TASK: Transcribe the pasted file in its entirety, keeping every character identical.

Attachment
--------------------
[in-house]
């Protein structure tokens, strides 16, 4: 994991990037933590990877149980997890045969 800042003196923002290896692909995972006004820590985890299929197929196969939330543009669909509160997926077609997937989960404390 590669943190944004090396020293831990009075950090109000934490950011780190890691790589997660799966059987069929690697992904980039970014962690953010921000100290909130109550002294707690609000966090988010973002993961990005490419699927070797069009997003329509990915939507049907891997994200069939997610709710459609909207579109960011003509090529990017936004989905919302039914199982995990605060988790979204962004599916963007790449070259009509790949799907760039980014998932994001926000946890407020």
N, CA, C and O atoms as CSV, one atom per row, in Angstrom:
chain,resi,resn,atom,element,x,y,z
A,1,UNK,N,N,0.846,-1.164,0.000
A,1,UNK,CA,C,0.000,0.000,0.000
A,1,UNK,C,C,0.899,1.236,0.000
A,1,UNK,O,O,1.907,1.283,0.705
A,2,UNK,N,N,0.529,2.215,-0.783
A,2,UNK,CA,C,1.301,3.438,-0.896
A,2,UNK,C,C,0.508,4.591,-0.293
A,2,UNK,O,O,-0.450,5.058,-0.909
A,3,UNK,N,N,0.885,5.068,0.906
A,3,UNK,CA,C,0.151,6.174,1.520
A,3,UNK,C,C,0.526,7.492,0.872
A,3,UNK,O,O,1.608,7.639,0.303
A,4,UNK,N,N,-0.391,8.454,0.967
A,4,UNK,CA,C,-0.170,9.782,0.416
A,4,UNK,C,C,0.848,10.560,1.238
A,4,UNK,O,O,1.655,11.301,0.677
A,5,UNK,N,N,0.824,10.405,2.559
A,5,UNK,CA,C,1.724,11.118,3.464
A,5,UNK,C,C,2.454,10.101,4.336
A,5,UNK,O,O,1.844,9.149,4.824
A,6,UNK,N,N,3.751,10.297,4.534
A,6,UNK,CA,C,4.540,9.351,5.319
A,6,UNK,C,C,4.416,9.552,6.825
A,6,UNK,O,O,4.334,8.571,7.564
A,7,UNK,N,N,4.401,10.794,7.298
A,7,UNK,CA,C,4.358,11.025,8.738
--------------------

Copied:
[in-house]
């Protein structure tokens, strides 16, 4: 994991990037933590990877149980997890045969 800042003196923002290896692909995972006004820590985890299929197929196969939330543009669909509160997926077609997937989960404390 590669943190944004090396020293831990009075950090109000934490950011780190890691790589997660799966059987069929690697992904980039970014962690953010921000100290909130109550002294707690609000966090988010973002993961990005490419699927070797069009997003329509990915939507049907891997994200069939997610709710459609909207579109960011003509090529990017936004989905919302039914199982995990605060988790979204962004599916963007790449070259009509790949799907760039980014998932994001926000946890407020």
N, CA, C and O atoms as CSV, one atom per row, in Angstrom:
chain,resi,resn,atom,element,x,y,z
A,1,UNK,N,N,0.846,-1.164,0.000
A,1,UNK,CA,C,0.000,0.000,0.000
A,1,UNK,C,C,0.899,1.236,0.000
A,1,UNK,O,O,1.907,1.283,0.705
A,2,UNK,N,N,0.529,2.215,-0.783
A,2,UNK,CA,C,1.301,3.438,-0.896
A,2,UNK,C,C,0.508,4.591,-0.293
A,2,UNK,O,O,-0.450,5.058,-0.909
A,3,UNK,N,N,0.885,5.068,0.906
A,3,UNK,CA,C,0.151,6.174,1.520
A,3,UNK,C,C,0.526,7.492,0.872
A,3,UNK,O,O,1.608,7.639,0.303
A,4,UNK,N,N,-0.391,8.454,0.967
A,4,UNK,CA,C,-0.170,9.782,0.416
A,4,UNK,C,C,0.848,10.560,1.238
A,4,UNK,O,O,1.655,11.301,0.677
A,5,UNK,N,N,0.824,10.405,2.559
A,5,UNK,CA,C,1.724,11.118,3.464
A,5,UNK,C,C,2.454,10.101,4.336
A,5,UNK,O,O,1.844,9.149,4.824
A,6,UNK,N,N,3.751,10.297,4.534
A,6,UNK,CA,C,4.540,9.351,5.319
A,6,UNK,C,C,4.416,9.552,6.825
A,6,UNK,O,O,4.334,8.571,7.564
A,7,UNK,N,N,4.401,10.794,7.298
A,7,UNK,CA,C,4.358,11.025,8.738